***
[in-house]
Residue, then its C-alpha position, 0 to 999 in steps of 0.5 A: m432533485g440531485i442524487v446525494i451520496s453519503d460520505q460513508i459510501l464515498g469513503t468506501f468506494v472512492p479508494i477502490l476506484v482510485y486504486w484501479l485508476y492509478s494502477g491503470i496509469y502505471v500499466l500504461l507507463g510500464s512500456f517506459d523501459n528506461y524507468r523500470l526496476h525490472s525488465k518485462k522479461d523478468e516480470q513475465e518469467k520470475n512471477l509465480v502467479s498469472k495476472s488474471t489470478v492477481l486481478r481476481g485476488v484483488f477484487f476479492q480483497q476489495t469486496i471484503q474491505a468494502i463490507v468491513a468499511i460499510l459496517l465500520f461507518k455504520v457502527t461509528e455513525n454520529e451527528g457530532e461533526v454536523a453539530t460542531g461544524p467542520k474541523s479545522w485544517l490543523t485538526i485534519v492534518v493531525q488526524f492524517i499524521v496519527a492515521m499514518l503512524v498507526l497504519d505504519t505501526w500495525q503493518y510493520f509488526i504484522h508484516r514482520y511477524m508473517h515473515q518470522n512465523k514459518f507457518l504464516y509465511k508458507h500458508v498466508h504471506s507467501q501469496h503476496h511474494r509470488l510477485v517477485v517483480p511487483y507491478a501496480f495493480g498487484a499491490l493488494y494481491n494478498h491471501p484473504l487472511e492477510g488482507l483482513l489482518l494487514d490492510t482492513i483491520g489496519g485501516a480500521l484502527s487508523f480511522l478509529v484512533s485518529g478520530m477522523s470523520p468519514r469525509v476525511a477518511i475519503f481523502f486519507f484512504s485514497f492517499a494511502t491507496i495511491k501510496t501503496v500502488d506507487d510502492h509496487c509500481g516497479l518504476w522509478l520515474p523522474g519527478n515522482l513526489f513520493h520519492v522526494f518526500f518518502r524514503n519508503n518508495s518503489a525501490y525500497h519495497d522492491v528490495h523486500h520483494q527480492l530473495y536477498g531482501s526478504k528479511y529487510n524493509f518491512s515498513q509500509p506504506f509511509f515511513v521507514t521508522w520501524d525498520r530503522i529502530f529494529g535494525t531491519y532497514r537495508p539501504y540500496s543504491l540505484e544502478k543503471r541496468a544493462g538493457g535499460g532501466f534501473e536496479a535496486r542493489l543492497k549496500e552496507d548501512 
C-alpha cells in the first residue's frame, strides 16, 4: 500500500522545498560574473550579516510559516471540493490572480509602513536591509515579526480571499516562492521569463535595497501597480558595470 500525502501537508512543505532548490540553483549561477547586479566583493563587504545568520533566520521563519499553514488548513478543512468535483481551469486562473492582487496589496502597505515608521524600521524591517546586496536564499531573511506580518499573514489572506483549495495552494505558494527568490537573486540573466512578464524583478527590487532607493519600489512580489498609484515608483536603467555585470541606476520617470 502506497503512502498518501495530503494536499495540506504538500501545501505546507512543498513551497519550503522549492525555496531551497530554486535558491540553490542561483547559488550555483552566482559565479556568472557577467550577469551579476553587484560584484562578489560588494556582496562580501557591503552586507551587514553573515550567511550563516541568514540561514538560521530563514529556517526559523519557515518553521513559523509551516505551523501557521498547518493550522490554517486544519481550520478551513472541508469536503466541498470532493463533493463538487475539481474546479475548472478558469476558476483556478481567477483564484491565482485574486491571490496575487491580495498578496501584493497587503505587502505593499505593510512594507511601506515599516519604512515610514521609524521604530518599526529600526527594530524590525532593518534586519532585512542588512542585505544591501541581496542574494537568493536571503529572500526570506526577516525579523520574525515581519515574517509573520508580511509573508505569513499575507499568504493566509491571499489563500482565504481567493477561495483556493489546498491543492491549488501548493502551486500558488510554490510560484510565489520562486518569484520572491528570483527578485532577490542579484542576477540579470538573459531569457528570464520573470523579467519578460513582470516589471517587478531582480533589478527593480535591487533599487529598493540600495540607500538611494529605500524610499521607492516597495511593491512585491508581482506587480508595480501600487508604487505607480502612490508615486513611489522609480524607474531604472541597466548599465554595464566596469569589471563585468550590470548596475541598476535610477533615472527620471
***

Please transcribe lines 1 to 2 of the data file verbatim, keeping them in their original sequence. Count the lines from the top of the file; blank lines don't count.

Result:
[in-house]
Residue, then its C-alpha position, 0 to 999 in steps of 0.5 A: m432533485g440531485i442524487v446525494i451520496s453519503d460520505q460513508i459510501l464515498g469513503t468506501f468506494v472512492p479508494i477502490l476506484v482510485y486504486w484501479l485508476y492509478s494502477g491503470i496509469y502505471v500499466l500504461l507507463g510500464s512500456f517506459d523501459n528506461y524507468r523500470l526496476h525490472s525488465k518485462k522479461d523478468e516480470q513475465e518469467k520470475n512471477l509465480v502467479s498469472k495476472s488474471t489470478v492477481l486481478r481476481g485476488v484483488f477484487f476479492q480483497q476489495t469486496i471484503q474491505a468494502i463490507v468491513a468499511i460499510l459496517l465500520f461507518k455504520v457502527t461509528e455513525n454520529e451527528g457530532e461533526v454536523a453539530t460542531g461544524p467542520k474541523s479545522w485544517l490543523t485538526i485534519v492534518v493531525q488526524f492524517i499524521v496519527a492515521m499514518l503512524v498507526l497504519d505504519t505501526w500495525q503493518y510493520f509488526i504484522h508484516r514482520y511477524m508473517h515473515q518470522n512465523k514459518f507457518l504464516y509465511k508458507h500458508v498466508h504471506s507467501q501469496h503476496h511474494r509470488l510477485v517477485v517483480p511487483y507491478a501496480f495493480g498487484a499491490l493488494y494481491n494478498h491471501p484473504l487472511e492477510g488482507l483482513l489482518l494487514d490492510t482492513i483491520g489496519g485501516a480500521l484502527s487508523f480511522l478509529v484512533s485518529g478520530m477522523s470523520p468519514r469525509v476525511a477518511i475519503f481523502f486519507f484512504s485514497f492517499a494511502t491507496i495511491k501510496t501503496v500502488d506507487d510502492h509496487c509500481g516497479l518504476w522509478l520515474p523522474g519527478n515522482l513526489f513520493h520519492v522526494f518526500f518518502r524514503n519508503n518508495s518503489a525501490y525500497h519495497d522492491v528490495h523486500h520483494q527480492l530473495y536477498g531482501s526478504k528479511y529487510n524493509f518491512s515498513q509500509p506504506f509511509f515511513v521507514t521508522w520501524d525498520r530503522i529502530f529494529g535494525t531491519y532497514r537495508p539501504y540500496s543504491l540505484e544502478k543503471r541496468a544493462g538493457g535499460g532501466f534501473e536496479a535496486r542493489l543492497k549496500e552496507d548501512 